ROY HARPER JR./ARSENAL: Because, Etai Yazi, you're my heart. And I love you. And because now, Donna is a part of the world beyond--
From: Robert Greenberger (editor), "The Outsides" (capsule biography page) in Teen Titans/Outsiders: Insiders trade paperback (DC Comics, New York City, 2006), page 5:
Arsenal Idolizing Green Arrow, orphan Roy Harper had mastered archery when he was a teenager on a Navajo reservation. Harper became billionaire Oliver Queen's ward, and his guardianb named him Speedy because of the quickness he exhibited with his bow. Renaming himself Arsenal, Harper went on to work for the U.S. government, lead the Titans, and fall in love with the assassin Cheshire. Together they have a child, Lian.
From: "Arsenal (comics)" article on Wikipedia.org website (http://en.wikipedia.org/wiki/Arsenal_(comics); viewed 29 October 2005):
The original Speedy's real name was Roy Harper, Jr.. He first appeared in More Fun Comics #73 (November, 1941), where he was identified as the orphaned son of Roy Harper, Sr., a forest ranger who had died saving a Navajo medicine chief named Brave Bow from a fire. Brave Bow raised the younger Roy himself, training him at archery. Roy Jr. took to this training eagerly, and idolized the archer superhero, Green Arrow. As a teenager, Roy is given the opportunity to perform at an archery competition judged by Green Arrow, where he assists the hero at foiling an attempted burglary, even proving himself to be a faster shot than the hero. Following the death of Brave Bow, Green Arrow asked Roy to serve as his sidekick, an offer Roy jumped at, taking the name Speedy. Roy became the ward of Green Arrow's alter ego, millionaire Oliver Queen.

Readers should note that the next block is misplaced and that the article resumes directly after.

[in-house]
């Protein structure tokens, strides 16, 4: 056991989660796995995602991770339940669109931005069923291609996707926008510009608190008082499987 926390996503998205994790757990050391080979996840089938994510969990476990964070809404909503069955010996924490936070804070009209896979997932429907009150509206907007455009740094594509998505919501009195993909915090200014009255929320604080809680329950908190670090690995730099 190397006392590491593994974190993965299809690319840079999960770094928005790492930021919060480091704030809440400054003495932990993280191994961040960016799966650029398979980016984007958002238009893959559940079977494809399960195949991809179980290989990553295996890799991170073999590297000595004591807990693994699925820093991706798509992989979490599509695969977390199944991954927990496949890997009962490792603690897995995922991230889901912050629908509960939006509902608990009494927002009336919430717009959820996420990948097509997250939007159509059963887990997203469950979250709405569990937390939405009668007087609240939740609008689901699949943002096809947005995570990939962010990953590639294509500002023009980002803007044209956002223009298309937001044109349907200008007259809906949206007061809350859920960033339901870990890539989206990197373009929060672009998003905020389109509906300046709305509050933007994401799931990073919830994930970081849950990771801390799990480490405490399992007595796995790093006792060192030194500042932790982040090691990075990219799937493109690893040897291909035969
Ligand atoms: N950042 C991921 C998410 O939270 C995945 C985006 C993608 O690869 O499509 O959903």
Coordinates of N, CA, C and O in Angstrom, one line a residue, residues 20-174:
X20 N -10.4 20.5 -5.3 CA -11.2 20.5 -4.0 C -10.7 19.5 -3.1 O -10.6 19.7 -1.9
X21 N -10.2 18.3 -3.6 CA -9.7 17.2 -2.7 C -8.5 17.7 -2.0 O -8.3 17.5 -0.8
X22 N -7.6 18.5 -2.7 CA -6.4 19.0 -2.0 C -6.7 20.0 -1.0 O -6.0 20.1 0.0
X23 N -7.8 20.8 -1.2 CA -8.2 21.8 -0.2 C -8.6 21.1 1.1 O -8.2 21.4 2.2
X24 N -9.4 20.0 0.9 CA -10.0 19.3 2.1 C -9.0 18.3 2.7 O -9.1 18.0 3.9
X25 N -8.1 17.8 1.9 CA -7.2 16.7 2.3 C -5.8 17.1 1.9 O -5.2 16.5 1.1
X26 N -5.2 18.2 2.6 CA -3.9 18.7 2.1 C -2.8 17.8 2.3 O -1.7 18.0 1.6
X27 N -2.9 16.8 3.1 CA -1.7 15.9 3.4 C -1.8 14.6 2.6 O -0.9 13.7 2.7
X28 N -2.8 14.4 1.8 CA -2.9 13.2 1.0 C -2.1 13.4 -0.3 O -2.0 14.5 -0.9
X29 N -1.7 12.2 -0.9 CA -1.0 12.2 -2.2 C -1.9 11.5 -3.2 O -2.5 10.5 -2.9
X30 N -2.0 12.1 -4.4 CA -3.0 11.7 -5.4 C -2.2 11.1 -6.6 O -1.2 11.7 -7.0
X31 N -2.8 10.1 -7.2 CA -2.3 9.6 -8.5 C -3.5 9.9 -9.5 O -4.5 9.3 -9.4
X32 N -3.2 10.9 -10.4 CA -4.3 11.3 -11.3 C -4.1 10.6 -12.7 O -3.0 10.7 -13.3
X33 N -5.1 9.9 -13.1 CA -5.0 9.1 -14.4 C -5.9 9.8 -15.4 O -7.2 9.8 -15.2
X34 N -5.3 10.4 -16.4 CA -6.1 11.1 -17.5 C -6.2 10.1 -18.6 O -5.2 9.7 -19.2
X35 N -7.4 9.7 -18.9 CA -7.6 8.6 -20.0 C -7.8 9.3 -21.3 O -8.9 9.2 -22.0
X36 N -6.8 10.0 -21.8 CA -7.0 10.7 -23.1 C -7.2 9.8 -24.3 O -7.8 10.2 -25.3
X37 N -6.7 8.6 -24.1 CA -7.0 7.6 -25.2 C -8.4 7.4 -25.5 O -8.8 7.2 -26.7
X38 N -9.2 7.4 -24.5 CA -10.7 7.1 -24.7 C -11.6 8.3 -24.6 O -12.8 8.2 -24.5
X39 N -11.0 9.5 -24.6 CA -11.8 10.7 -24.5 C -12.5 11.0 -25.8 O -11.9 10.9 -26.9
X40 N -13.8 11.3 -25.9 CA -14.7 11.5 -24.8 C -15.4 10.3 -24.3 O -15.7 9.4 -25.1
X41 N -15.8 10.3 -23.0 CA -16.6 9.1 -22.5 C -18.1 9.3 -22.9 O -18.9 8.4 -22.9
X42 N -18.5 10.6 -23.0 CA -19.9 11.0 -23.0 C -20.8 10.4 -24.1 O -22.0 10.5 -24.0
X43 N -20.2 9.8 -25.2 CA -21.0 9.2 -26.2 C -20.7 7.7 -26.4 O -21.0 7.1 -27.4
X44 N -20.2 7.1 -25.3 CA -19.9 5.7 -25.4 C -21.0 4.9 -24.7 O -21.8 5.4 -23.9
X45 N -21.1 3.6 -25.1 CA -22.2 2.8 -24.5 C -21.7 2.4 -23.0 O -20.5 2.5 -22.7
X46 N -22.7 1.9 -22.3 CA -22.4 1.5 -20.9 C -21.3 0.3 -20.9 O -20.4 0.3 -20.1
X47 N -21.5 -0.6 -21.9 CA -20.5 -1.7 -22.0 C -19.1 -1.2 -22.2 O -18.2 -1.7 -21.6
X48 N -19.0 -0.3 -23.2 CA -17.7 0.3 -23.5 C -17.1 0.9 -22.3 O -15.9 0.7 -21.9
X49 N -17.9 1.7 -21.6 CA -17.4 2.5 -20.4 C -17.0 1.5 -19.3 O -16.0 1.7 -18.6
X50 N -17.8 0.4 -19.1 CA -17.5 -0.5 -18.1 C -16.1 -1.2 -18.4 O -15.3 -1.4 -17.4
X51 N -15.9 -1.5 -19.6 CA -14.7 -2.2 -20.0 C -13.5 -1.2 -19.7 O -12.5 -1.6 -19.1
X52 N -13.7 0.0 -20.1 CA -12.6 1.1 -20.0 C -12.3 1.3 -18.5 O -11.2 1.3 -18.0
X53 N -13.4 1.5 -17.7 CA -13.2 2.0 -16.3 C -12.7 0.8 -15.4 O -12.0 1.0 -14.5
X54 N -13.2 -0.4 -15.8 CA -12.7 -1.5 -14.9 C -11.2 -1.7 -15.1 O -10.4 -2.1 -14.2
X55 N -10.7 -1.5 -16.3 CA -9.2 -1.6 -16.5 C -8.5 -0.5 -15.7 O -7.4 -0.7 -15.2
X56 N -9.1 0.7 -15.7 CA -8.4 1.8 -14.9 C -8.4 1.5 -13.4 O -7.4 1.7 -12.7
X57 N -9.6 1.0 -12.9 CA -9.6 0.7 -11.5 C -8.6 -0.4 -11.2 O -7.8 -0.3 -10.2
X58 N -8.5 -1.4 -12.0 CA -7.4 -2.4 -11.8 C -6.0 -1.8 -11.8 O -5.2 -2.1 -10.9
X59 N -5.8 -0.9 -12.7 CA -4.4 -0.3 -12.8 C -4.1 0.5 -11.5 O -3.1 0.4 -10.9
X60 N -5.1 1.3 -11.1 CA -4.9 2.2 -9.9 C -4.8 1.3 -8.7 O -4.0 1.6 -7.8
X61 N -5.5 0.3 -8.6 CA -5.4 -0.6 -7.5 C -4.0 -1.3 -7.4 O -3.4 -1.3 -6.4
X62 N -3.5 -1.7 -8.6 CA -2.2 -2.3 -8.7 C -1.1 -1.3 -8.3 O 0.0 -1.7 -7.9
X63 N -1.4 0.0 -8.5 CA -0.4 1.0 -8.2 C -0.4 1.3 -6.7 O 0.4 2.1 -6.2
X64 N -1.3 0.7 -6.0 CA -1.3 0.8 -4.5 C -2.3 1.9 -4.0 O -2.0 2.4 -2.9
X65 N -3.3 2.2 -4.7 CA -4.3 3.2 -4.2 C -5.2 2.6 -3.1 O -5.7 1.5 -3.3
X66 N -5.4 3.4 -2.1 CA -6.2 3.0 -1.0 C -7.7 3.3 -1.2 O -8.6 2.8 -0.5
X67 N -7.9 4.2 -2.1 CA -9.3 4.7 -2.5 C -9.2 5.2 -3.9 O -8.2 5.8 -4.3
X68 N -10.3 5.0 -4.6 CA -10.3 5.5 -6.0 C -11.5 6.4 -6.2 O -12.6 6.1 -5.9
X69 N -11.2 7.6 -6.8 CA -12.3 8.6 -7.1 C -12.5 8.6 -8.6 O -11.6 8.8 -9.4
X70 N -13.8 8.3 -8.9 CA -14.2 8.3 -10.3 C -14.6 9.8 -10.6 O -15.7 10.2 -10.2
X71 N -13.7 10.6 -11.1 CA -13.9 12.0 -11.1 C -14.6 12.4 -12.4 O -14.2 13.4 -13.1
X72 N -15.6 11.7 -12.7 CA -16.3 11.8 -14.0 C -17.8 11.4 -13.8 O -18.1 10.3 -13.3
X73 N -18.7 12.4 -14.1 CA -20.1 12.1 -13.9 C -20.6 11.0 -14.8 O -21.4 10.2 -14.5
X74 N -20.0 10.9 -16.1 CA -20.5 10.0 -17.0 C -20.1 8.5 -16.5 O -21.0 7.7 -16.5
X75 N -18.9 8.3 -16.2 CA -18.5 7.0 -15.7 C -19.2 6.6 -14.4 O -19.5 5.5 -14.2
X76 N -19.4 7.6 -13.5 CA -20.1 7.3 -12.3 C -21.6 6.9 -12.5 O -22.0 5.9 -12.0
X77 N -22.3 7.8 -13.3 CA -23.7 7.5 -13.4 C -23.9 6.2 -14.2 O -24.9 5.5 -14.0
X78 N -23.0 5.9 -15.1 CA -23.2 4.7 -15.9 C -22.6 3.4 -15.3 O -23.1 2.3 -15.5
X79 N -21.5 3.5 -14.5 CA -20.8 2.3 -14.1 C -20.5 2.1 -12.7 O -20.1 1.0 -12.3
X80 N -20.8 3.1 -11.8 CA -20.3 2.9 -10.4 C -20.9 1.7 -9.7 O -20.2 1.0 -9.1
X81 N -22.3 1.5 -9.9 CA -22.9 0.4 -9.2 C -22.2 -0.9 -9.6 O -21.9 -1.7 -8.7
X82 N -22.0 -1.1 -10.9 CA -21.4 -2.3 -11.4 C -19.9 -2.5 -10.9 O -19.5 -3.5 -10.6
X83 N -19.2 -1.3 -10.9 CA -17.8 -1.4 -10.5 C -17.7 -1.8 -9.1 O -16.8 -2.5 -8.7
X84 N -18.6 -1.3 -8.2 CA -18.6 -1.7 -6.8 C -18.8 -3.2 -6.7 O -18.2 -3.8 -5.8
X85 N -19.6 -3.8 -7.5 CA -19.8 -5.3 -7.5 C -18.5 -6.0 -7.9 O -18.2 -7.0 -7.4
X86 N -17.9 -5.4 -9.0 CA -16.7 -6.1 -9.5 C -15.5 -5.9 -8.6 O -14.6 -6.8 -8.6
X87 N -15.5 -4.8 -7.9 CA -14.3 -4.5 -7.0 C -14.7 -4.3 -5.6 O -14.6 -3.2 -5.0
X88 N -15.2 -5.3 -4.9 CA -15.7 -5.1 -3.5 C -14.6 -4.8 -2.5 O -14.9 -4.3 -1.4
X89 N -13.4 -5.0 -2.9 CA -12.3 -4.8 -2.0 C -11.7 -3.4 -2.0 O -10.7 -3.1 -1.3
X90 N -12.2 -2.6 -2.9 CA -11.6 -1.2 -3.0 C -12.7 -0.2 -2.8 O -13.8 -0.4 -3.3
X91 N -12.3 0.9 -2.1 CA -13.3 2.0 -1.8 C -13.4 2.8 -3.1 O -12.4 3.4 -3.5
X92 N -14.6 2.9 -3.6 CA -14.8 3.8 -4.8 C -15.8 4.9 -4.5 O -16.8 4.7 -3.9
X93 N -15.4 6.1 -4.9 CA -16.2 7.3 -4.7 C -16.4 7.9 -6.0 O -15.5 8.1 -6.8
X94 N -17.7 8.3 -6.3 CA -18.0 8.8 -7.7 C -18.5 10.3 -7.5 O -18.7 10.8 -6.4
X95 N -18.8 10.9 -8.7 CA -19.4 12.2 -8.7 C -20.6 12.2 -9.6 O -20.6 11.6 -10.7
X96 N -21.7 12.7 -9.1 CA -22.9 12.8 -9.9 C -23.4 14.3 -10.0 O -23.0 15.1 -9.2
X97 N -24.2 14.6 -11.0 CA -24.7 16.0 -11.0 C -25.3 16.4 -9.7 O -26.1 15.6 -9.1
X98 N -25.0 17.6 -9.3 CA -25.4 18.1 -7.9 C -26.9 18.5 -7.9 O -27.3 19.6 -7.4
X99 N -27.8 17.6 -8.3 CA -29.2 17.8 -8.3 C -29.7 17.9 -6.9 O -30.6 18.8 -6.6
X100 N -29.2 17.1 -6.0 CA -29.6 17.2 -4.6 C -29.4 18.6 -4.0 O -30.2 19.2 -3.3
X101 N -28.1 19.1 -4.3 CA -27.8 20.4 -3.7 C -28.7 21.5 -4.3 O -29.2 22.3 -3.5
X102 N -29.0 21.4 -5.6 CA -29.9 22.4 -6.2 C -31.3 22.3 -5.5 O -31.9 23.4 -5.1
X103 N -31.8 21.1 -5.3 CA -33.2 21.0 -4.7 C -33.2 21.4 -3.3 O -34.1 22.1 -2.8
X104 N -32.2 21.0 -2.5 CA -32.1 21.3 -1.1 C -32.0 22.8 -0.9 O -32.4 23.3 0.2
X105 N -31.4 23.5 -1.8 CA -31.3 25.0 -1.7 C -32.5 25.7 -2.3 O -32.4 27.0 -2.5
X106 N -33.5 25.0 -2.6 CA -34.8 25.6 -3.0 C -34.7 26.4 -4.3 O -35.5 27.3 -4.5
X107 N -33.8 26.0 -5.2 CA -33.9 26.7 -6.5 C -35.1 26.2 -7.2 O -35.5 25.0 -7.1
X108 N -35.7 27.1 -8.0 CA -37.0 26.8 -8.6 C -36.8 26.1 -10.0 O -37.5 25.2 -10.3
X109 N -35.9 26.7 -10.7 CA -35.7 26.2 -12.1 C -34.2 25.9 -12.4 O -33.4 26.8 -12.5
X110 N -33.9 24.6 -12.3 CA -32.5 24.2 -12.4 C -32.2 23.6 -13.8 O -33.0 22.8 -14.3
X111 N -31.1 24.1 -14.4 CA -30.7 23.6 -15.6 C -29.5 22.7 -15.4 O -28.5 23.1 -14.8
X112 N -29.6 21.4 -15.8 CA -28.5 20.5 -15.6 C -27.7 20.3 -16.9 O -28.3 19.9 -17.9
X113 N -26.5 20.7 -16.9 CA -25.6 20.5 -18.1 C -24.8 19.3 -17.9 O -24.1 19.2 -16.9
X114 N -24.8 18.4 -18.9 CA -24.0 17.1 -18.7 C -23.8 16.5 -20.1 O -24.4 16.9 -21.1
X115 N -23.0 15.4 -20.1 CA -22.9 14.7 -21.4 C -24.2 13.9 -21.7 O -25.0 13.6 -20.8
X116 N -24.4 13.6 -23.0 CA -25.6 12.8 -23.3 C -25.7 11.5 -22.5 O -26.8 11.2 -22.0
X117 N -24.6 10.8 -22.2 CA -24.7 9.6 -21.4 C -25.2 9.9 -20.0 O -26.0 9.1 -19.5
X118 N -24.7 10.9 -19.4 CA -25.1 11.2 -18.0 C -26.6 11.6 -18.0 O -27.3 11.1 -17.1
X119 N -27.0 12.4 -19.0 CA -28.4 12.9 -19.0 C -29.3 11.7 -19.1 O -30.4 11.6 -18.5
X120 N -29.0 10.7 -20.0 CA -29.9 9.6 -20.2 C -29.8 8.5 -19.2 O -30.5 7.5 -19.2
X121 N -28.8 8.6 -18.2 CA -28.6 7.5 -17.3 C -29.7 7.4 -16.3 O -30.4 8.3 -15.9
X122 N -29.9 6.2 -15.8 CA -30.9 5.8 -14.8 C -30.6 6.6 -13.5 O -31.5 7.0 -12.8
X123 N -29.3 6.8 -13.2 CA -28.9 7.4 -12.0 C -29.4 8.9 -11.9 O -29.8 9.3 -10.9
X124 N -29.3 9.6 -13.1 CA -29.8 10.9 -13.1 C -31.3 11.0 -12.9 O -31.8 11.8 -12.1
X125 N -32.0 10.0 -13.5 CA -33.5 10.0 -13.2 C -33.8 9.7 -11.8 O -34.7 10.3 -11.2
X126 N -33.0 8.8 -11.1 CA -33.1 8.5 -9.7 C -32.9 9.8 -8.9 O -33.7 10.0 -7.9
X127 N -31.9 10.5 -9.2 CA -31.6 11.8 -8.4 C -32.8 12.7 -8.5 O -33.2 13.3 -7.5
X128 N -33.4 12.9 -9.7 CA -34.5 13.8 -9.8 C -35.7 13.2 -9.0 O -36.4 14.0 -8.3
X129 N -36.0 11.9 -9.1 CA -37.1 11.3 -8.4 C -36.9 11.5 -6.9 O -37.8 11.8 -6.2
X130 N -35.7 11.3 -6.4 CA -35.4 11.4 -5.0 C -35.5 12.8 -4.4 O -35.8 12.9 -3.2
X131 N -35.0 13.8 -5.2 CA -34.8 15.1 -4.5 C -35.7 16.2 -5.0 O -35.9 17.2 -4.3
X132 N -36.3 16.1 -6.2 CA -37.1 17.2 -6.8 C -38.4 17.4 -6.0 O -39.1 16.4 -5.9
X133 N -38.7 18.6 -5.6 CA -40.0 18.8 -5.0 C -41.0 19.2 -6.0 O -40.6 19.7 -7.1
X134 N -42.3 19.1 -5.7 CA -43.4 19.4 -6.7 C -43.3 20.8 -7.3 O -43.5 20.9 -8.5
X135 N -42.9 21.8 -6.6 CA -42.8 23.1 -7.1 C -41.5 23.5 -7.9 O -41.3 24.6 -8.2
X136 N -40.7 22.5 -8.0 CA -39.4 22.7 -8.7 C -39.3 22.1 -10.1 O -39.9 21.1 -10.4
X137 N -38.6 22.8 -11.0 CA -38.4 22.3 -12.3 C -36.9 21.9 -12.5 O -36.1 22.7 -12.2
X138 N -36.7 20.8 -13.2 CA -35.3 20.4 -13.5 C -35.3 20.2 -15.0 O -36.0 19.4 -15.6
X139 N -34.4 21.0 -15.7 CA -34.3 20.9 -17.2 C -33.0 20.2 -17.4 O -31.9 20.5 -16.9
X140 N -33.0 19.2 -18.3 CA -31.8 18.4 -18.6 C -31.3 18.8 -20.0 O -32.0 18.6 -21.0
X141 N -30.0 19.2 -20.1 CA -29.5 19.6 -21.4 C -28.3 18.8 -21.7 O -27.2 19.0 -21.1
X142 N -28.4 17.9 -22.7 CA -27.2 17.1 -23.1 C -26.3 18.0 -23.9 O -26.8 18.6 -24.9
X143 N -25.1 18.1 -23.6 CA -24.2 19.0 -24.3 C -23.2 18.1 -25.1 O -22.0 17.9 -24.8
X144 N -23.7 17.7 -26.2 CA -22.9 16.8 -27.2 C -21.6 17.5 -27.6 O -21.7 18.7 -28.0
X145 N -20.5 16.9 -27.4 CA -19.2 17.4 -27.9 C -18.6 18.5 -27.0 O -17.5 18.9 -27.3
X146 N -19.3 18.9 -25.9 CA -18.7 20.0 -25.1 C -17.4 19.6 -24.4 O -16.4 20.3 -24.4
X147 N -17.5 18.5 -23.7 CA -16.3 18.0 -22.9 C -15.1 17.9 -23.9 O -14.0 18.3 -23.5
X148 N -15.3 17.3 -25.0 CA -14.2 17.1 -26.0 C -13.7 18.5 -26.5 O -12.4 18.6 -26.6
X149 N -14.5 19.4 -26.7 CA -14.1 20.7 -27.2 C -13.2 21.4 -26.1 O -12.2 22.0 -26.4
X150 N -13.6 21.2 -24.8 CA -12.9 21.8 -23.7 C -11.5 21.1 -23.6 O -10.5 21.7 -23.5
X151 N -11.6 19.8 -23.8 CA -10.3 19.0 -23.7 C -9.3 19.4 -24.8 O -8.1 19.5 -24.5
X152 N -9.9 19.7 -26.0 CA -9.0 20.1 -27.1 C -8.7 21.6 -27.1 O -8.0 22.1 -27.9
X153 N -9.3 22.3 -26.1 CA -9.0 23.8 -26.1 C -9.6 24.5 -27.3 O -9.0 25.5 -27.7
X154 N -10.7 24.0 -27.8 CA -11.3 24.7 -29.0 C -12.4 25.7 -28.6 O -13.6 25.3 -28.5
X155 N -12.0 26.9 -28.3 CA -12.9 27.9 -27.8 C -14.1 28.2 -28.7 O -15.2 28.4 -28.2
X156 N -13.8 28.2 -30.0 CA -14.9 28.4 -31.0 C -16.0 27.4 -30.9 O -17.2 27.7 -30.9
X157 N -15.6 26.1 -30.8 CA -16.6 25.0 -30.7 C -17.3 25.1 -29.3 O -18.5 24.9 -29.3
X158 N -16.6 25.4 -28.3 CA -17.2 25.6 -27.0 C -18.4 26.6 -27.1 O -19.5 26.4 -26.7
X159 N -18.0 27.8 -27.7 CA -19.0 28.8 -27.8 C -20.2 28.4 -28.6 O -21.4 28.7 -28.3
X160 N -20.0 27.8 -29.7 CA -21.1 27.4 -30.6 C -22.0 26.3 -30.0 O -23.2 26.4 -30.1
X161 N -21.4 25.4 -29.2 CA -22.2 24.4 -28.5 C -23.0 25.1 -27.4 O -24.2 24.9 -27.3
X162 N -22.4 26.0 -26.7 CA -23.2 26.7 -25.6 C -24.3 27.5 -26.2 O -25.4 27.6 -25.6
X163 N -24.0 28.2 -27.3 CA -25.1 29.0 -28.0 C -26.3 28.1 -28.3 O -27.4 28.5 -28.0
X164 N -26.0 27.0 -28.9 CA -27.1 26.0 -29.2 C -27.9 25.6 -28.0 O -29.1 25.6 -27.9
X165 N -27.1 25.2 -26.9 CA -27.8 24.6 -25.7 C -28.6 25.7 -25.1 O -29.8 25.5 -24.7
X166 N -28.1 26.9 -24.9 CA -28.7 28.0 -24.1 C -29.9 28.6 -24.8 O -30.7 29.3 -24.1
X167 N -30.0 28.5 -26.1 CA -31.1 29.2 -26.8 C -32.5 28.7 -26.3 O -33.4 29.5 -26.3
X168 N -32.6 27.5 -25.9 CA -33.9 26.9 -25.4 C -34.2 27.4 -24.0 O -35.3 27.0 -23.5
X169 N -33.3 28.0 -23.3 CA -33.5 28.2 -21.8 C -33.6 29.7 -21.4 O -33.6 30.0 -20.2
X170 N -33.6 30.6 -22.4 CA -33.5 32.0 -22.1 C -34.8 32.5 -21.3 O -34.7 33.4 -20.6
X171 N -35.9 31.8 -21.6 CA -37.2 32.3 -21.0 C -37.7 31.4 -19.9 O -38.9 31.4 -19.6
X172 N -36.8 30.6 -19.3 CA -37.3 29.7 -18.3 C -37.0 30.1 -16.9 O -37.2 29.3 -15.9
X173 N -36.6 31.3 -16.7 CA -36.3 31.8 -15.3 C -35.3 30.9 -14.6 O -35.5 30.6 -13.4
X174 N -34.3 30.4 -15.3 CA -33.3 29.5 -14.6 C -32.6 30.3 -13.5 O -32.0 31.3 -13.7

...Roy adopted the new name of Arsenal and rejoined the Titans, serving with them through several incarnations for a number of years before forming a new Outsiders group with fellow Titan alumnus, Nightwing (formerly Robin). Lacking any superpowers, his main assets are his expertise with ranged weaponry (i.e., firearms and bows) and his excellent physical condition.
From: Andrew A. Smith (Scripps Howard News Service), "Comics superheroes of many faiths", published 3 February 2000 in The Houston Chronicle (http://www.chron.com/disp/story.mpl/religion/446482.html; viewed 30 November 2005):
So, if you were going to dress up like a bat and fight crime, what church would you attend? ...Which is not to say that comics are a Christians-only playground. Most superheroes haven't had a faith established, but those that have are all over the ecclesiastical map... Roy Harper, the former Green Arrow sidekick called Arsenal, grew up on a Navajo reservation...
There is a powerful scene in which Roy Harper is in a desperate situation and prays vocally to God, asking for the Lord's blessings for his daughter, Lian. Almost immediately he realizes what he needs to do in order to save himself and his JLA teammate Vixen from the situation they are in. See: Justice League of America #11 (September 2007), pages 18-19.
Webpage created 29 October 2005. Last modified 24 July 2007.